With a little daily planning of meals and snacks and an understanding of how to change eating habits to properly fuel and recover from workouts, I believe that health-conscious individuals do not need to follow a popularized "diet" fad in order to reach performance and body composition goals. I do believe that we should emphasize food that is grown straight from the earth and we should focus on meals and snacks which include whole grains, quality protein and healthy fats. But we must recognize a healthy way to consume certain foods because if we consume too much of one food, we are often too full to consume a variety of foods that can also fuel and nourish our body.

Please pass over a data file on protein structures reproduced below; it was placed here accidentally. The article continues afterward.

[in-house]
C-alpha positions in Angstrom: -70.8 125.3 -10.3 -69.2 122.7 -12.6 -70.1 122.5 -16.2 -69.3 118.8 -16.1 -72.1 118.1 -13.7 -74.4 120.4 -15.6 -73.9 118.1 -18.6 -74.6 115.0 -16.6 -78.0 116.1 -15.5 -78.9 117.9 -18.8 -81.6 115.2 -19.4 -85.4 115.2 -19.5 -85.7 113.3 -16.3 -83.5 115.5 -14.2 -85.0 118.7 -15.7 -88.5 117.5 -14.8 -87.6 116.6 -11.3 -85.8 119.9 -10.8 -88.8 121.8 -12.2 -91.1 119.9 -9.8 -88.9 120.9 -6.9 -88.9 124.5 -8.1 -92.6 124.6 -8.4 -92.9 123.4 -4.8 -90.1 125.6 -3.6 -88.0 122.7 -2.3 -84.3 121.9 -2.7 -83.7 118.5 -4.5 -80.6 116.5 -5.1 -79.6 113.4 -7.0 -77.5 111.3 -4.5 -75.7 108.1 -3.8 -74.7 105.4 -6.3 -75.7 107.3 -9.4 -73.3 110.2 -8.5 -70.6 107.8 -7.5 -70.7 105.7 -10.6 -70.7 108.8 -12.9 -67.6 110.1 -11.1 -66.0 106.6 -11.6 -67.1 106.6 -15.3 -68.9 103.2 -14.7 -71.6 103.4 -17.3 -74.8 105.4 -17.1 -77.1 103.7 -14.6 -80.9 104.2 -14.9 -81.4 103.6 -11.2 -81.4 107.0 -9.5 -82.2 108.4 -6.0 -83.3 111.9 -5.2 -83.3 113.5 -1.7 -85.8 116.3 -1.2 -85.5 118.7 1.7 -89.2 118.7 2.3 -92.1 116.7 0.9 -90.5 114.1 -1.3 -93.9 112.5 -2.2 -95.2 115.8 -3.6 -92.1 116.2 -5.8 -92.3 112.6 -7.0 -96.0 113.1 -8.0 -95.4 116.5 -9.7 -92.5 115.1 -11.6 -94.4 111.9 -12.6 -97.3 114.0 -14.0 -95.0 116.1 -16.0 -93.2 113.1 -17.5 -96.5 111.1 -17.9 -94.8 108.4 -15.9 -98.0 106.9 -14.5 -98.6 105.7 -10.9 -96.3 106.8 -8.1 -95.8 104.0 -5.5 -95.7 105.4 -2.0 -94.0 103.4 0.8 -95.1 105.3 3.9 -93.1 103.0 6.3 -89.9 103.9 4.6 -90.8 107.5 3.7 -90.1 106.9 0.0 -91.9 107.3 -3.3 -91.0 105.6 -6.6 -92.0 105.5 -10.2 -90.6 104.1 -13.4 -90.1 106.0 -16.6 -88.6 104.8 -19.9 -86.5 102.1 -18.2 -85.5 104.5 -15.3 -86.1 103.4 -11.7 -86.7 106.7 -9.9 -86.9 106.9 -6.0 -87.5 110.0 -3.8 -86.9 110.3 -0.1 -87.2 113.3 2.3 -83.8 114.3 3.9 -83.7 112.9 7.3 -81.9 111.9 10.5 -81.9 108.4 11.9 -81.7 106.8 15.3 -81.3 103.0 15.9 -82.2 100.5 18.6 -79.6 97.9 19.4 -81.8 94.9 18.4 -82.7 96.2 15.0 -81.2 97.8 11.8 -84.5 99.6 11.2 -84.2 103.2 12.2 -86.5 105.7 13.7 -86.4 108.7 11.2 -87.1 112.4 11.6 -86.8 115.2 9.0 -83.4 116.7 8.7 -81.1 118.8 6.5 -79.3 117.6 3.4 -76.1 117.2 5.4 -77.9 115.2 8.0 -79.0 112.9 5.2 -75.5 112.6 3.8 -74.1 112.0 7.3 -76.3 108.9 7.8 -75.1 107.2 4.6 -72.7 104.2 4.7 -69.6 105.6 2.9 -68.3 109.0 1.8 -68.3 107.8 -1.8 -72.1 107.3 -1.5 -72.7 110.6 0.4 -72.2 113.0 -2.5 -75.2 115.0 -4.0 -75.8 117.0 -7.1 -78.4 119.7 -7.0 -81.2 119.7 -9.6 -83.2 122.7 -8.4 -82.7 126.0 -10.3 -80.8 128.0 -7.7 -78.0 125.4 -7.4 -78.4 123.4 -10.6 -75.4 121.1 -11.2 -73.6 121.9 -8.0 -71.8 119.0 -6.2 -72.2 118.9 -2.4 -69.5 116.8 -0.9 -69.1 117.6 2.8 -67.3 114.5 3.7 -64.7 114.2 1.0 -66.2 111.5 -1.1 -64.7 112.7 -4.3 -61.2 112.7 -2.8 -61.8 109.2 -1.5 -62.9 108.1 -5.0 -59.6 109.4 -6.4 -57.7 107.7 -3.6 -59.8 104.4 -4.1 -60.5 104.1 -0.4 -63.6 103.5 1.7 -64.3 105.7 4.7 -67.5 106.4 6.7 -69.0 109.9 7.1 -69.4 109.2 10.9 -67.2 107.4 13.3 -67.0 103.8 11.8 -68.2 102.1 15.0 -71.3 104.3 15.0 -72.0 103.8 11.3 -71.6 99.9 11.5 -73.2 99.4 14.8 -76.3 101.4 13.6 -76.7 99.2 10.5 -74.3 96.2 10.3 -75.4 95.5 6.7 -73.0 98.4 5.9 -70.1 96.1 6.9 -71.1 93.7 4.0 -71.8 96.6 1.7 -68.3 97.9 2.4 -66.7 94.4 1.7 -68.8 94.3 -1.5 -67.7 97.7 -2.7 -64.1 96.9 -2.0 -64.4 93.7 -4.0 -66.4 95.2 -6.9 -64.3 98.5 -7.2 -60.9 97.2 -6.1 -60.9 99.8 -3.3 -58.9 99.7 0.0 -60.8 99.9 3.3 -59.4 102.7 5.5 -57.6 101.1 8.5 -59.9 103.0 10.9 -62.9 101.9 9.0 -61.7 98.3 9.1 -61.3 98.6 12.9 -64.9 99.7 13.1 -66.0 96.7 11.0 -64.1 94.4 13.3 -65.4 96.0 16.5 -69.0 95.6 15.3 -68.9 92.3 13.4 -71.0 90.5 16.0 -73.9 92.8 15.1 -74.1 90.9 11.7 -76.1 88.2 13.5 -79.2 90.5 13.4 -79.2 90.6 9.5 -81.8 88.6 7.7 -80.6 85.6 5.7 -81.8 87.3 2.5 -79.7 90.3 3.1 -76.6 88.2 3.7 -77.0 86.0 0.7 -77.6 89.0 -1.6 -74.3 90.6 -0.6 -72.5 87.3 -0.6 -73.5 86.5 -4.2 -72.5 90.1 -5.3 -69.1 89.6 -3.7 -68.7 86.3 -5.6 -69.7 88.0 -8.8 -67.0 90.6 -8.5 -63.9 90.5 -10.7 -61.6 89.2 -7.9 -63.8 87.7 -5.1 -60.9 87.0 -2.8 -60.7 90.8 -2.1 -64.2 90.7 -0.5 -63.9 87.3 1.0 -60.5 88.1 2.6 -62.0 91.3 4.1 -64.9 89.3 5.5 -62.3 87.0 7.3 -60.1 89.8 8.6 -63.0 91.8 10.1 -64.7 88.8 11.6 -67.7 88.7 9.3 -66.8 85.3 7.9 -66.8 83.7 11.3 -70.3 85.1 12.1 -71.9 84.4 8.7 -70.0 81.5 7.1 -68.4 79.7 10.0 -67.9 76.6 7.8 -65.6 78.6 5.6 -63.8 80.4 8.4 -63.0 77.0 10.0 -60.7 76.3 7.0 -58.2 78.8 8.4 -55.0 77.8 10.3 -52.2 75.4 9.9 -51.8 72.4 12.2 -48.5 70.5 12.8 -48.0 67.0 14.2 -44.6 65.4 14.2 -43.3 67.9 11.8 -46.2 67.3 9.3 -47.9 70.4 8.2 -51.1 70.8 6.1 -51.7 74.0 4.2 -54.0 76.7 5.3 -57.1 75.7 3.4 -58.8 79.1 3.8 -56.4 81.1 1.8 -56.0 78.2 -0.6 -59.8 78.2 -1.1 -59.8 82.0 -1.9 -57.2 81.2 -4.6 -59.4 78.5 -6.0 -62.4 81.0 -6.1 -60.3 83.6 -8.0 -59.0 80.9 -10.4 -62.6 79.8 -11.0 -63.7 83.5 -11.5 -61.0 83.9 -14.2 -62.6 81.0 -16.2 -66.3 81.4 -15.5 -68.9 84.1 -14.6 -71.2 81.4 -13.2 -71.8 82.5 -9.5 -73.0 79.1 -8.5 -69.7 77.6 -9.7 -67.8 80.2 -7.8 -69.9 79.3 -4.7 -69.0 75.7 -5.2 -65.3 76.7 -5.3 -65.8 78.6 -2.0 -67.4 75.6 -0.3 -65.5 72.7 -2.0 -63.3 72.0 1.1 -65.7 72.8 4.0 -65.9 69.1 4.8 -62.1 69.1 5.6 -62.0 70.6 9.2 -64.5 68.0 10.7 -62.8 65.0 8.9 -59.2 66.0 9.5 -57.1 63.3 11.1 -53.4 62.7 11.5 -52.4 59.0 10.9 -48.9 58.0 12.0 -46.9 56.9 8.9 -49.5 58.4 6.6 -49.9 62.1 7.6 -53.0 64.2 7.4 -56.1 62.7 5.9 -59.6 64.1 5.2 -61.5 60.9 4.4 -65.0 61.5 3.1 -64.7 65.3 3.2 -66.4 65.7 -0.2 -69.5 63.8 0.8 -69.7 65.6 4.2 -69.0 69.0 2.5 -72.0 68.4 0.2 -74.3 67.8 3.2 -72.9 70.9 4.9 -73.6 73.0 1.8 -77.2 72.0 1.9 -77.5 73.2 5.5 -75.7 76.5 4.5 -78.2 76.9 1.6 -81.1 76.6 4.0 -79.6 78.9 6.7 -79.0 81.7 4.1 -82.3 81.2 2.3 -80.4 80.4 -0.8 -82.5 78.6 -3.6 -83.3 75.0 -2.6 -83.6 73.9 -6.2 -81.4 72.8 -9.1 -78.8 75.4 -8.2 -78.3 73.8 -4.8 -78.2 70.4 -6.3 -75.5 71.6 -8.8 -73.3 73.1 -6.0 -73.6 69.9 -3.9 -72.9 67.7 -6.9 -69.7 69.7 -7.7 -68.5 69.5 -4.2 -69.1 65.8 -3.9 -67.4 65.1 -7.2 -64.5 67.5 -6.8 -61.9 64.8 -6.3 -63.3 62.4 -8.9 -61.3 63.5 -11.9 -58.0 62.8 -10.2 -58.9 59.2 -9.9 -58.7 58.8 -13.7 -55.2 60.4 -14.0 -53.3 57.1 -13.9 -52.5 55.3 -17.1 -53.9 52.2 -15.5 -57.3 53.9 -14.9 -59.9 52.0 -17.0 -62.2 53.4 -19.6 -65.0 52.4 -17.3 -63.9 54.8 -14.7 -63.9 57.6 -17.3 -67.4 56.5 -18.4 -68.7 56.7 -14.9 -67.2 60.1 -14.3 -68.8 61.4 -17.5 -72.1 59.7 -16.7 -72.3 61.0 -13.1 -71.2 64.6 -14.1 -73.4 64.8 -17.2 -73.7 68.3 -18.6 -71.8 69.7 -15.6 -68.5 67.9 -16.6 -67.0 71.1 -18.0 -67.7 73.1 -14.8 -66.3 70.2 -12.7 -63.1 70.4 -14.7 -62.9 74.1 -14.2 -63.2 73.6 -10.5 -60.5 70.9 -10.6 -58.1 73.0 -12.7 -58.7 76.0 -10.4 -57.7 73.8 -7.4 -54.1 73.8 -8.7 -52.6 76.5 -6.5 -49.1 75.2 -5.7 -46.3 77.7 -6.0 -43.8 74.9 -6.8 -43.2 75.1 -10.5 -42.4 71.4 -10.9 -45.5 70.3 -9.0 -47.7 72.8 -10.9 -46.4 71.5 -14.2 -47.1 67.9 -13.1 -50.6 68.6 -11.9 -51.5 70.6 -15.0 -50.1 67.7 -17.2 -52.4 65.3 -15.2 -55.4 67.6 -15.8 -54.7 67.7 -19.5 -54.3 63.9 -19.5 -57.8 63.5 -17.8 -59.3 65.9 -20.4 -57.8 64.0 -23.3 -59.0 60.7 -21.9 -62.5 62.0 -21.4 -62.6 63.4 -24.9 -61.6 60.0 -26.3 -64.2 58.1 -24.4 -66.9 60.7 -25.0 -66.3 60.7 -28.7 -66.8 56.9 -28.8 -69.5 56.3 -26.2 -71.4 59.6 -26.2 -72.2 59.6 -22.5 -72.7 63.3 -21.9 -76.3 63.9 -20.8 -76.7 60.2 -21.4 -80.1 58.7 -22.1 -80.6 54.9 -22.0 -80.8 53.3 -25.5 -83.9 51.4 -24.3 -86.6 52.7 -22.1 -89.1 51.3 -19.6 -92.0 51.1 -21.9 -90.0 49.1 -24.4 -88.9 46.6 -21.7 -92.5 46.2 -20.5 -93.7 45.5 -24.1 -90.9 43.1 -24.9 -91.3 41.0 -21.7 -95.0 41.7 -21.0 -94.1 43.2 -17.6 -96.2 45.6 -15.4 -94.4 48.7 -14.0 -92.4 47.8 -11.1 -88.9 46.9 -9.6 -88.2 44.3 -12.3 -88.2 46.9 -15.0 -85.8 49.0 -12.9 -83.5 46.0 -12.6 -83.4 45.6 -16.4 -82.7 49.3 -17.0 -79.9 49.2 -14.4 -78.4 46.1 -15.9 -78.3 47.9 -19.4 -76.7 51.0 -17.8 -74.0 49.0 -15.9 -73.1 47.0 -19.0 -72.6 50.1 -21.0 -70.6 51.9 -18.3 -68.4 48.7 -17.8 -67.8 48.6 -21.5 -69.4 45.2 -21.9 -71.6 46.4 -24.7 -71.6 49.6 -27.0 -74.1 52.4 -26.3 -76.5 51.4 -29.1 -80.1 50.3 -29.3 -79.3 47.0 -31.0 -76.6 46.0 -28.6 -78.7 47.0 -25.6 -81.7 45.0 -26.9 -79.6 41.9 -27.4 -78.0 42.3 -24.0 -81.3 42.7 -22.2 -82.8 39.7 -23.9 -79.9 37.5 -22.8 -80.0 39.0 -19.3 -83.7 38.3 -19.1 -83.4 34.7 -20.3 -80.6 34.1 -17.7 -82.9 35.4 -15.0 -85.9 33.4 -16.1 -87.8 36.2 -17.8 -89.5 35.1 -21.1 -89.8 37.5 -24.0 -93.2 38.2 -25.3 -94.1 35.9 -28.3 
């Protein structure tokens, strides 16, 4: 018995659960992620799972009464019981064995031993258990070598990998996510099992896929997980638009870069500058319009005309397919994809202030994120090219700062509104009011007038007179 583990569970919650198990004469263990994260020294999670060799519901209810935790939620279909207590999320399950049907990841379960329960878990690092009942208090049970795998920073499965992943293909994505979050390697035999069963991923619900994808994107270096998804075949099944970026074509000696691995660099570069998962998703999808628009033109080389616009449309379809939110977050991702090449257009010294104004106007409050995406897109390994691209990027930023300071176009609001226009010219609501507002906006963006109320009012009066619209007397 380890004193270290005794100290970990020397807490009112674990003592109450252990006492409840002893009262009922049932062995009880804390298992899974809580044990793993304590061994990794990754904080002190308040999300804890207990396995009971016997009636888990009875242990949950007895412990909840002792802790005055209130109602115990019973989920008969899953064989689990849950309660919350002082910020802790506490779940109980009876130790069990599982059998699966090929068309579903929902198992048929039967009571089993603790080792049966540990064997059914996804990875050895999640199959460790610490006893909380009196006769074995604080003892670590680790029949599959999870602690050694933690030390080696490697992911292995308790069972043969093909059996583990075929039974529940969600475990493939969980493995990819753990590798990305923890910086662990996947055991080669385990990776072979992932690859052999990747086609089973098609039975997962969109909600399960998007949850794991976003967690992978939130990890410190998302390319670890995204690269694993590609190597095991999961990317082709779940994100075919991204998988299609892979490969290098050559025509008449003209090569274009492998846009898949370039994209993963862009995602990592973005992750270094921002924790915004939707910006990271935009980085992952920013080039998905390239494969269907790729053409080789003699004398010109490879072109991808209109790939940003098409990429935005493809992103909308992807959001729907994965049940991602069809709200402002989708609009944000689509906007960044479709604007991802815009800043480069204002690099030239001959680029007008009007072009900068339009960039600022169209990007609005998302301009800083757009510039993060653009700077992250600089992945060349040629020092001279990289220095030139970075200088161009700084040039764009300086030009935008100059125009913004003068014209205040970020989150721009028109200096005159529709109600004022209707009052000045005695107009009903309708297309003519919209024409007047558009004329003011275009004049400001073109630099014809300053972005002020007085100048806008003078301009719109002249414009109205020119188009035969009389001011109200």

As athletes, we are not the population that is being studied for diabetes, heart disease or obesity when it comes to carbohydrates in the diet. How many times have you heard someone tell you that "carbohydrates are bad, they will cause diabetes and cancer and make you fat". Now, think about how many active people you know in your life that are currently dealing with type II diabetes and heart disease? How many people do you know that have used exercise as a way to decrease weight? I come into contact with people all the time who have told me how exercise has improved their health and I have also met many people who have been extremely active but consumed a diet that did not support lifestyle and exercise requirements, thus encouraging health problems. Even if you are new to exercise and may come from a history of health problems, our active lifestyle supports the need for carbohydrates (such as whole grains) as well as calcium and protein-rich dairy. The misconception with so many people is that sugar, carbs and calories from carbohydrates are bad for our health and will make us gain weight. But even in the diet of a diabetic, sugar-free is not recommended and there is a method of counting carbs so that they are consumed in moderation. In my understanding of the body, our complex body needs a lot of vitamins and minerals from a variety of foods in order to support metabolic processes. I recognize that carbohydrates are not the only macronutrient needed for daily living and I also advocate that carbohydrates are not consumed in excess...even for the endurance athlete. However, by focusing on your own needs, it's very simple to find enjoyment out of consuming a balanced diet where no food is off limit.